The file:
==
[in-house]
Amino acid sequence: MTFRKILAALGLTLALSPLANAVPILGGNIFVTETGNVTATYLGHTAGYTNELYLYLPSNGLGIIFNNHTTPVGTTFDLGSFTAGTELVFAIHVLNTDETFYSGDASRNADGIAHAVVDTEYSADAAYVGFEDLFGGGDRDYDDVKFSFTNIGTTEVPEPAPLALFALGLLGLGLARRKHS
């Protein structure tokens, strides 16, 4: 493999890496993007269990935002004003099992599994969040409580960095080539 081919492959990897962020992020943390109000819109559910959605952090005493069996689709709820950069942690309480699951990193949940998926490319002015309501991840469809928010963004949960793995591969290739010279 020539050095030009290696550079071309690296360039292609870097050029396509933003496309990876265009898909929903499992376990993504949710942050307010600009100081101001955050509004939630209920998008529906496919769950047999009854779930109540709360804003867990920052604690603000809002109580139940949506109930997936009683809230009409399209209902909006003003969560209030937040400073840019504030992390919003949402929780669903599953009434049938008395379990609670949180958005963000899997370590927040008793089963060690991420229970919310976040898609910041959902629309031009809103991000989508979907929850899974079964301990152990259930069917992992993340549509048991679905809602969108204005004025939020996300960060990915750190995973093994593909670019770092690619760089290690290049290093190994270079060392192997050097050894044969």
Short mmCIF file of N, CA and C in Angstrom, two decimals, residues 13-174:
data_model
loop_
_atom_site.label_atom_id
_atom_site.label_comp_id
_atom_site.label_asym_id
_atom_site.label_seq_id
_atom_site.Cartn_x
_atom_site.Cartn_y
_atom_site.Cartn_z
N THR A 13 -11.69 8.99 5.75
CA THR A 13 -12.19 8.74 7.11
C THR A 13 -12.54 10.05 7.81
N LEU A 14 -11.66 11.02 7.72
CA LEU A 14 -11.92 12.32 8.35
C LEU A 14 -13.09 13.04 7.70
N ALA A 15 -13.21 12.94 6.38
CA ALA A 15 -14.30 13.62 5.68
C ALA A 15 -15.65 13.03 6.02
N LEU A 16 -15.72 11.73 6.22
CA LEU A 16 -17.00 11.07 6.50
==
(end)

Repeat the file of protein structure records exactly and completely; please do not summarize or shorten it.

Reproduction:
[in-house]
Amino acid sequence: MTFRKILAALGLTLALSPLANAVPILGGNIFVTETGNVTATYLGHTAGYTNELYLYLPSNGLGIIFNNHTTPVGTTFDLGSFTAGTELVFAIHVLNTDETFYSGDASRNADGIAHAVVDTEYSADAAYVGFEDLFGGGDRDYDDVKFSFTNIGTTEVPEPAPLALFALGLLGLGLARRKHS
């Protein structure tokens, strides 16, 4: 493999890496993007269990935002004003099992599994969040409580960095080539 081919492959990897962020992020943390109000819109559910959605952090005493069996689709709820950069942690309480699951990193949940998926490319002015309501991840469809928010963004949960793995591969290739010279 020539050095030009290696550079071309690296360039292609870097050029396509933003496309990876265009898909929903499992376990993504949710942050307010600009100081101001955050509004939630209920998008529906496919769950047999009854779930109540709360804003867990920052604690603000809002109580139940949506109930997936009683809230009409399209209902909006003003969560209030937040400073840019504030992390919003949402929780669903599953009434049938008395379990609670949180958005963000899997370590927040008793089963060690991420229970919310976040898609910041959902629309031009809103991000989508979907929850899974079964301990152990259930069917992992993340549509048991679905809602969108204005004025939020996300960060990915750190995973093994593909670019770092690619760089290690290049290093190994270079060392192997050097050894044969």
Short mmCIF file of N, CA and C in Angstrom, two decimals, residues 13-174:
data_model
loop_
_atom_site.label_atom_id
_atom_site.label_comp_id
_atom_site.label_asym_id
_atom_site.label_seq_id
_atom_site.Cartn_x
_atom_site.Cartn_y
_atom_site.Cartn_z
N THR A 13 -11.69 8.99 5.75
CA THR A 13 -12.19 8.74 7.11
C THR A 13 -12.54 10.05 7.81
N LEU A 14 -11.66 11.02 7.72
CA LEU A 14 -11.92 12.32 8.35
C LEU A 14 -13.09 13.04 7.70
N ALA A 15 -13.21 12.94 6.38
CA ALA A 15 -14.30 13.62 5.68
C ALA A 15 -15.65 13.03 6.02
N LEU A 16 -15.72 11.73 6.22
CA LEU A 16 -17.00 11.07 6.50